When we think about risk, we also have to acknowledge and account for the inherent risk that is posed to your organization before any mitigation controls. The idea of inherent risk centers around the fact that we often use “common sense” risk factors to build a risk profile of a company before even undertaking any assessment. For example, if you are working with a partner that holds critical information, you may find yourself placing them toward the top of your inherent risk ranking, and pledging to keep a close eye on them.

Throughout this report, we’ll put our inherent risk bias to the test and consider some measurable aspects that might
influence an organization’s risk posture. Why? Because when we look at the measurable things about an organization’s risk posture, the same can be used to check for a correlation between the key performance indicators and risk surface.


When assessing the risk of third parties, industry is often considered a major driver of risk posture. Research in the past shows that making those assumptions isn’t necessarily the most effective thing to do on this front and that the reality is much more complex.

However, while all industries have findings, some have substantially more than others. In order to take a closer look, we present Figure 5 which looks at the spread of findings across firms in different industries. This chart shows that while the median (typical) number of findings often does not vary hugely between the best and the worst groups within an industry, there is a huge variation in the overall number of findings found in firms.


Education’s most challenged organizations have, at the low 5% level, just 38 findings. Whereas, at the 95% level of this same segment, there are 4,685 findings. Real Estate has an even larger range that starts at 26 and goes to 8,212 findings between the two extremes in the bottom performers.

This variance is also seen in the top performer category. So, while top performers seem to be better at managing their risks across the board, you cannot make assumptions based on industry alone.

Those looking for evidence to support assumption-based claims such as “universities always have poorer security than banks” won’t find them here. Instead, we see that the best performers in education are better than the worst performers in finance. Sure, the education sector as a whole may have the highest (read: worst) median density of high findings, while finance may appear much better on the list. However, there is a large amount of overlap between the two.

What does this mean? That there is far more variation within industries than between them. This is important because, typically, third-party risk decisions are made relative to a particular type of organization within an industry. The best partner in education might still manage risk better than the worst partner in finance. When you partner with a top-performing firm, you are more likely to have fewer findings, regardless of industry.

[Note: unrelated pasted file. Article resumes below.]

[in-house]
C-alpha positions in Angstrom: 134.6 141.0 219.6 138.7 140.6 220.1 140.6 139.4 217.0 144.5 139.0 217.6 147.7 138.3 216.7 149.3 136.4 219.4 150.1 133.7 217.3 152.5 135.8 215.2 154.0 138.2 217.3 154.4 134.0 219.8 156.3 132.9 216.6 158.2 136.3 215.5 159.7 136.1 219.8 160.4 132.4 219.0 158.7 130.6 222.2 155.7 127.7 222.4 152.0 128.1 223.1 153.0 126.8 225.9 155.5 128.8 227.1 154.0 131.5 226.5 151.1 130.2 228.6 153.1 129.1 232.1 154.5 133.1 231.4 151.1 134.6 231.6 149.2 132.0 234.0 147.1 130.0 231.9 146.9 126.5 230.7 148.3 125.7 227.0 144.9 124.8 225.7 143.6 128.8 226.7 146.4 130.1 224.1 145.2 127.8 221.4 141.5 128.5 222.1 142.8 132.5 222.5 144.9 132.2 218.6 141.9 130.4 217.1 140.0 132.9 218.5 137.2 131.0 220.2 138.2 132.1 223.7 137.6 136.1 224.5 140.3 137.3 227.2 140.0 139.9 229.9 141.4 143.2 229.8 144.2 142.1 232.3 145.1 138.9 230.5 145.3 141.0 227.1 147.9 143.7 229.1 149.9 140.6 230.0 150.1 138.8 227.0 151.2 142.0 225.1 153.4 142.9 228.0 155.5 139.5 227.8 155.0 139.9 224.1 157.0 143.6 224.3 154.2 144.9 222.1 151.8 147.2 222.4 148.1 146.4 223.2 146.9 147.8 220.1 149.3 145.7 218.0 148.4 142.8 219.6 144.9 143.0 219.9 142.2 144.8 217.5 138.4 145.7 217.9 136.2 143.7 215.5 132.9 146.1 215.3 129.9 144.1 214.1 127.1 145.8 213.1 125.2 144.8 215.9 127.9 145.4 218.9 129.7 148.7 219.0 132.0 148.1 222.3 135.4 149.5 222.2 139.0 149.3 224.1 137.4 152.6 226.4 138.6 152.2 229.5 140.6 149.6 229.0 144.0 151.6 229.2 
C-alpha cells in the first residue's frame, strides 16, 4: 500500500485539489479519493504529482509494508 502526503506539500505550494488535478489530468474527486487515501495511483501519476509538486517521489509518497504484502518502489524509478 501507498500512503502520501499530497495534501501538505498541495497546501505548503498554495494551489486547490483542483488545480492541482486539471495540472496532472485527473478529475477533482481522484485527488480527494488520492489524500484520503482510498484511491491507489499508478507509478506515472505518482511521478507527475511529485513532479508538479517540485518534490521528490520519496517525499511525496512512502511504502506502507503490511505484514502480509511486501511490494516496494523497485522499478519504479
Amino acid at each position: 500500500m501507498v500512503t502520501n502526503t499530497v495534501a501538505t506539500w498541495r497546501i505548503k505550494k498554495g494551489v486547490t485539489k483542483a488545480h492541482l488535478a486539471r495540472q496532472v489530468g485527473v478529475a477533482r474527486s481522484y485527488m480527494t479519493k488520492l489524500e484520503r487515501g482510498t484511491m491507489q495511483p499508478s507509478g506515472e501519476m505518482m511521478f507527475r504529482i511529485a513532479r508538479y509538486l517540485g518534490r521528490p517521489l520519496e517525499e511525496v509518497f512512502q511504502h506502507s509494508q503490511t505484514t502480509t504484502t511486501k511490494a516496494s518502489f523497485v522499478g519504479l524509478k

This tension between the number of findings and the amount of variability within industries is presented in the chart below. Looking at the finding density across industries, we can see how many key industries such as construction and education stand out from the rest of the pack.

We’ve divided it into four quadrants - less exposed and more variable, less exposed and more consistent, more exposed and more variable, and more exposed and more consistent. While construction is more exposed to risk, it is also consistently more variable, whereas education, while consistent, has much larger risk exposure. When your partners have more findings and more variability in their findings, you may find yourself in a position where you are taking on more risk than you may want.

The next image expands on this trend with a little more detail - because who doesn’t love a ranking chart? When we look along the industry slices, we see that one in four businesses in the top performers ranking is either Information or Finance.

However, following Information over to the bottom performers’ column, we also find that it is ranked 2nd among the bottom performers. When we follow Finance, we have a bigger drop-off when we look at the bottom performers’ column, and the data tells us that one in 11 of the bottom performers is in Finance, i.e., a -162.8% change. This reinforces that, on the whole, Information and Finance industries generally have strong security practices. However, you cannot blindly apply that across the board to include ALL Information industry partners, since the Information industry also holds the silver medal amongst the bottom performers.

Education, on the other hand, has a large increase – 247% – in prevalence among the bottom performers. While 1 in 49 firms in the top performers is from the Education sector, Education makes up 1 out of every 14 of the bottom performers. 

This could be due to various reasons such as a varying onboarding time for new technologies and risk mitigation strategies, a larger industry population, or a wider number of technologies that are in play within the industry. This clearly illustrates the vast range of variability within the industry.

Before we wrap up our look at industry, let’s take a moment to look at the next chart to see what impact that choosing a bottom provider might have on your business. Just by taking a quick look, you can see the immediate impact. When you choose a bottom provider in Education, you are likely to have 43 times the amount of critical findings than when you partner with a top performer.

It’s clear that your partnering decisions do matter, but industry isn’t the end-all and be-all consideration. If you are a risk manager who is looking for a new partner, you’ll need to look beyond the industry before making your decision.

Download the full report here to see how you can understand and navigate the internet risk surface safely.